The girls take my best scissors, my treasured Sharpies, behind a closed door. They emerge with small squares of brown cardboard wrapped in bits of fabric, secured with rubber bands. “These are our girls.” I notice careful smiling faces drawn in black ink, am introduced to each one, before they disappear in closed fists, are carried out the front door to the sandbox under the grainy grey of the evening sky.
I read Mary Oliver poems, turn the pages of the old library book like a mystery novel. The suspense yanks me forward, what beautiful word, bare recognition, sweet sadness is waiting on the next page. The dishes wait, dirty and patient.
When I walk in the forest this morning it smells like a different country, sweet sharp scents released by last night’s downpour. I realize I have no words to describe the smells of a a foreign place, of a tree on the first day of the rainy season.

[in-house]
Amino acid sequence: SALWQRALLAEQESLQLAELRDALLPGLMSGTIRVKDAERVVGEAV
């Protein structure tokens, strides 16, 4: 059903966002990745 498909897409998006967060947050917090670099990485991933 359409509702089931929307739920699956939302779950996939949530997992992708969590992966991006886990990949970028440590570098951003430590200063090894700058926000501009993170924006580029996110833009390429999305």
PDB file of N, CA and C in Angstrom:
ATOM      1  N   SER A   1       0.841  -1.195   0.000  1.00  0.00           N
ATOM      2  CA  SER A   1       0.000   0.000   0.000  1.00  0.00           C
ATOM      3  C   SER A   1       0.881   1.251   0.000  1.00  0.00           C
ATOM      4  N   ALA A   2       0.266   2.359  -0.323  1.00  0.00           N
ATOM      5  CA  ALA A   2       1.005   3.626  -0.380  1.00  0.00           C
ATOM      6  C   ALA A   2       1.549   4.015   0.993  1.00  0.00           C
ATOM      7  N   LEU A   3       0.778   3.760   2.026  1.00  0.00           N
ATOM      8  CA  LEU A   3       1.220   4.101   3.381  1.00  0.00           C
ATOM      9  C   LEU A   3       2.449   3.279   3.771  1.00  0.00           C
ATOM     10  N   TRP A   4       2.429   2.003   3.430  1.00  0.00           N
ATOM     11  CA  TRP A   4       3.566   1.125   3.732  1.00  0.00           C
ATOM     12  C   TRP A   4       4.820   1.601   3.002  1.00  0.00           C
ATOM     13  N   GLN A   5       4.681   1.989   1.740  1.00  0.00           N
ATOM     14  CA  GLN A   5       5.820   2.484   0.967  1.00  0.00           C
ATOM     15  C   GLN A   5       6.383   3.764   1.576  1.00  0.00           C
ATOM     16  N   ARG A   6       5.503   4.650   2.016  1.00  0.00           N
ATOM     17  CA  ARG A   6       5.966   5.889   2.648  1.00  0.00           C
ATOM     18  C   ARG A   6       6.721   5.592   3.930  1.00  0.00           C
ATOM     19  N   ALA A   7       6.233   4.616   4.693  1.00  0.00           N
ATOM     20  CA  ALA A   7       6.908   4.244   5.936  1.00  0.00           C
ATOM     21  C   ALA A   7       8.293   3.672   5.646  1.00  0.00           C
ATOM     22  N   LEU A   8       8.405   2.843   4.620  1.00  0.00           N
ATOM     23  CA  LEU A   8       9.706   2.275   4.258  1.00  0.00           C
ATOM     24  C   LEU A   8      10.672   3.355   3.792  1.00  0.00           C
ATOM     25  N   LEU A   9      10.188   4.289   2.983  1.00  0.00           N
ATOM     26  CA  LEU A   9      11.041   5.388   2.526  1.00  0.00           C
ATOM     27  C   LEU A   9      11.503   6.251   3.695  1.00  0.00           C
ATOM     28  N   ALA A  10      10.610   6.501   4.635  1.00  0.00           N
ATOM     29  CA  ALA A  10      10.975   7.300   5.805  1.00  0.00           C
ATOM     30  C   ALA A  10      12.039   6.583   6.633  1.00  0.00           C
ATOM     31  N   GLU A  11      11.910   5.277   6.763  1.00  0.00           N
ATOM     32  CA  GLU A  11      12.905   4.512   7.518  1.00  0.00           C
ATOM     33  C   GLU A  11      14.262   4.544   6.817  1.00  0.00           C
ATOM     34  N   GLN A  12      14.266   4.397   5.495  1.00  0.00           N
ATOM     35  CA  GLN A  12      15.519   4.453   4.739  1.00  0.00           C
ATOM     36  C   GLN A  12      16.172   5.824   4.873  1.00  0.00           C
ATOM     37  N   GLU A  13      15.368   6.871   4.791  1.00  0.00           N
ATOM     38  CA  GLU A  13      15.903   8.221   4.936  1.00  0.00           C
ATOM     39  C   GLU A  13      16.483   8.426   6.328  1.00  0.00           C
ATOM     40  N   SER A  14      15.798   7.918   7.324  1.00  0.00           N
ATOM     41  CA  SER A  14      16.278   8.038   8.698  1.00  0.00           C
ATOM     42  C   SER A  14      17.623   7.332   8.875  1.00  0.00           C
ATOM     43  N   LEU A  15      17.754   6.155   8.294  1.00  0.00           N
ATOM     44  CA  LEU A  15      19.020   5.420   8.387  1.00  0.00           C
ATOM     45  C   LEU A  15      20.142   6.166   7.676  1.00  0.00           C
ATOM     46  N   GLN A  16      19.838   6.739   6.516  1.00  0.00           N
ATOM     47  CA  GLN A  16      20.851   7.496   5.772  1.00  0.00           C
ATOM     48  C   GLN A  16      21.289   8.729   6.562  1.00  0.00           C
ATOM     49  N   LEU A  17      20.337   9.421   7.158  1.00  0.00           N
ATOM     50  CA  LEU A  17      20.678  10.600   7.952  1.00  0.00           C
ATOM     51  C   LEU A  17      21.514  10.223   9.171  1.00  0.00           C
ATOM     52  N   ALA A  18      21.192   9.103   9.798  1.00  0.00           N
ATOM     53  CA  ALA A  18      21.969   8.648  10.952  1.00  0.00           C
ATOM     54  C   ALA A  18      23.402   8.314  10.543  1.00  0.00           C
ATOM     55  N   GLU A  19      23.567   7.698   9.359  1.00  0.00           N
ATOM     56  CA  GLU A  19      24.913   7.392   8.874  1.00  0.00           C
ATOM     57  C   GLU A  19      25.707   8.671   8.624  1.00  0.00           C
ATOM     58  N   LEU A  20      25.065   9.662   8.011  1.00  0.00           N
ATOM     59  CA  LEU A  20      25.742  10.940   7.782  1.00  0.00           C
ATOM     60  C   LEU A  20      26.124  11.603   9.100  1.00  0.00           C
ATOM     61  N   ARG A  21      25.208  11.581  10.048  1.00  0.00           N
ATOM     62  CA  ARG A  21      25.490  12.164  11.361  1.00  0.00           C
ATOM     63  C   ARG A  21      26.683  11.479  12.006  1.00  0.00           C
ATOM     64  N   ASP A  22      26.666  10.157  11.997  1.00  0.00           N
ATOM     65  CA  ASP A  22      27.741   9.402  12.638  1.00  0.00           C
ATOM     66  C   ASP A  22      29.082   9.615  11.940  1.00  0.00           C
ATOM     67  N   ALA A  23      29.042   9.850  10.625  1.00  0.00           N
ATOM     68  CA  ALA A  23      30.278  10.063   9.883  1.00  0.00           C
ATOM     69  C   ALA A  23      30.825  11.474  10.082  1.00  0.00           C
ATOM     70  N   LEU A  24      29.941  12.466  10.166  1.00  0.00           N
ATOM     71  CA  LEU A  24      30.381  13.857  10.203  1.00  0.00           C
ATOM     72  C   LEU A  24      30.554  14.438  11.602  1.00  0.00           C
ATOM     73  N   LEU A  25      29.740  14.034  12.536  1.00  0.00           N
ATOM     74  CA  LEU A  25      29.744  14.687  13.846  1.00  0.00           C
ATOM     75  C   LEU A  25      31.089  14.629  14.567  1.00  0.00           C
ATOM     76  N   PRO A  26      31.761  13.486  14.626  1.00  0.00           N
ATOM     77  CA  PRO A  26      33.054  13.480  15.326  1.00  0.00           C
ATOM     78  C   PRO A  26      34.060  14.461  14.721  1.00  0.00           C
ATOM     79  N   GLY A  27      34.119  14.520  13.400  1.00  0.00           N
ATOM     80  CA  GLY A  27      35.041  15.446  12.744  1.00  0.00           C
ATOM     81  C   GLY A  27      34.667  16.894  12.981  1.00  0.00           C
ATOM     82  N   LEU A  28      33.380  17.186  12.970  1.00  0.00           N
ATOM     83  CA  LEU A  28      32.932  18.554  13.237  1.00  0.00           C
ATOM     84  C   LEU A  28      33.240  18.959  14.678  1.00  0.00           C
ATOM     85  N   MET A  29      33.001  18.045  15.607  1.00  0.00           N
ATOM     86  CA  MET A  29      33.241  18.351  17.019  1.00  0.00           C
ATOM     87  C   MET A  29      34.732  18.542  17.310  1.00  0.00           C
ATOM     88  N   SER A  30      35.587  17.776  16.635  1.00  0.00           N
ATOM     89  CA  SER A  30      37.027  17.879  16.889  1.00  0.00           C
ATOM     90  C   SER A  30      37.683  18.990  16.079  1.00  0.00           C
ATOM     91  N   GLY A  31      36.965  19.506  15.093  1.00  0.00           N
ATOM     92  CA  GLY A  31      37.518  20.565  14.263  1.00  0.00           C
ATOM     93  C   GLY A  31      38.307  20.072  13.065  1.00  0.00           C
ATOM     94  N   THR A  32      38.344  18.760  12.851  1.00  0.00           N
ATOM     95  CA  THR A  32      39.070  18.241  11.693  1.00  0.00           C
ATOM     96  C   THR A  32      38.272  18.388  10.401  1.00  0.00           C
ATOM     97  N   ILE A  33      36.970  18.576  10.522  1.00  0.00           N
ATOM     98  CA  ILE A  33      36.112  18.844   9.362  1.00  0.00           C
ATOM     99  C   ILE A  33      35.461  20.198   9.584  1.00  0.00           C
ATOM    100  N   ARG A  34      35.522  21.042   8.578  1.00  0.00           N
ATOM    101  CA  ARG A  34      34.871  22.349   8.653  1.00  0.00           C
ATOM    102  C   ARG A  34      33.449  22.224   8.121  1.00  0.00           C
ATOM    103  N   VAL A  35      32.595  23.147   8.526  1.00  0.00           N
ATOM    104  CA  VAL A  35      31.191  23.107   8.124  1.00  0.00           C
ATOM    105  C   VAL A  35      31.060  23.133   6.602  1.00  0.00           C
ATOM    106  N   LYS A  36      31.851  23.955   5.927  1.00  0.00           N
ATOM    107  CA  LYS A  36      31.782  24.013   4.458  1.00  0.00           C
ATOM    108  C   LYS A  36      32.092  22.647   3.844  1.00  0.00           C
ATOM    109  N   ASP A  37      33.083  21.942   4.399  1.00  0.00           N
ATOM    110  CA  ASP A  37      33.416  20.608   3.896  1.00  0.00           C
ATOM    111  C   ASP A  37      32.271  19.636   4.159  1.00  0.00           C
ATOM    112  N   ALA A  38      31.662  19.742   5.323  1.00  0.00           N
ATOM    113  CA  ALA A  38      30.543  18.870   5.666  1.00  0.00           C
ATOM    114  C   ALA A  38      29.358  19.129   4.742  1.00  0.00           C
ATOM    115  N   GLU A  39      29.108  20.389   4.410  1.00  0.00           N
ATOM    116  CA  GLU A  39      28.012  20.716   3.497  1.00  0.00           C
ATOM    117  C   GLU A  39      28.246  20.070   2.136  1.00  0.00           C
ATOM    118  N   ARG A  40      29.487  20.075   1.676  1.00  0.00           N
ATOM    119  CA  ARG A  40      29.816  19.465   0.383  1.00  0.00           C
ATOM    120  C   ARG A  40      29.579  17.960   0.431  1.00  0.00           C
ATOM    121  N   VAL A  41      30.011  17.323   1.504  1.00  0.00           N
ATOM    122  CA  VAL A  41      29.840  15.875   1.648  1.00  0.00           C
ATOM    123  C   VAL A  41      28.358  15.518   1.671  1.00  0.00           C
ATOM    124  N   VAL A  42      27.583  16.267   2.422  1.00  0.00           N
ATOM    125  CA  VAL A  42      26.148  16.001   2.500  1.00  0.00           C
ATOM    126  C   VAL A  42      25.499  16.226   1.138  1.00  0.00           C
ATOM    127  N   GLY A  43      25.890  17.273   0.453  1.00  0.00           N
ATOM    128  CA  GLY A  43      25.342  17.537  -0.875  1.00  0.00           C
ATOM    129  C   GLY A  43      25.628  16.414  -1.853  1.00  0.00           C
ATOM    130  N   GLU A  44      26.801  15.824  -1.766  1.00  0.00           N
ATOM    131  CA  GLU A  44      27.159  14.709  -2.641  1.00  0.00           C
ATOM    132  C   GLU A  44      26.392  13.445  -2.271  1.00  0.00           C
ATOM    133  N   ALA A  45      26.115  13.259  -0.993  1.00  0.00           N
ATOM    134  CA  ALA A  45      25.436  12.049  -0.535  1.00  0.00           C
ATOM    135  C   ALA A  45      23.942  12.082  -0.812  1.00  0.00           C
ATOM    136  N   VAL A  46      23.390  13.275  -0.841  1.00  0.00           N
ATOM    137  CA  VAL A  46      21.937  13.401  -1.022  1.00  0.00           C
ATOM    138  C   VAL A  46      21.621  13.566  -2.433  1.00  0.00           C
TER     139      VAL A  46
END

P runs into my bedroom before my eyes are open. “I am drawing you a picture!” She runs back out the door. Later I step out of the shower and she is waiting, holding a paper in front of her. It is a picture of a girl named Purple Berry, butterflies with thick legs and feet, an elaborate flag “for the country where she’s from”. I tell her that the best mornings begin with art. She lays the picture on my rumpled pillow.
A slug slides over the rough stone, graceful, determined. Its back is pale and translucent, covered in grey lines like the shadow of stained glass. I kneel down, lean my face close to the ground, smile at the way it carries its head high, its antennae curved and glistening.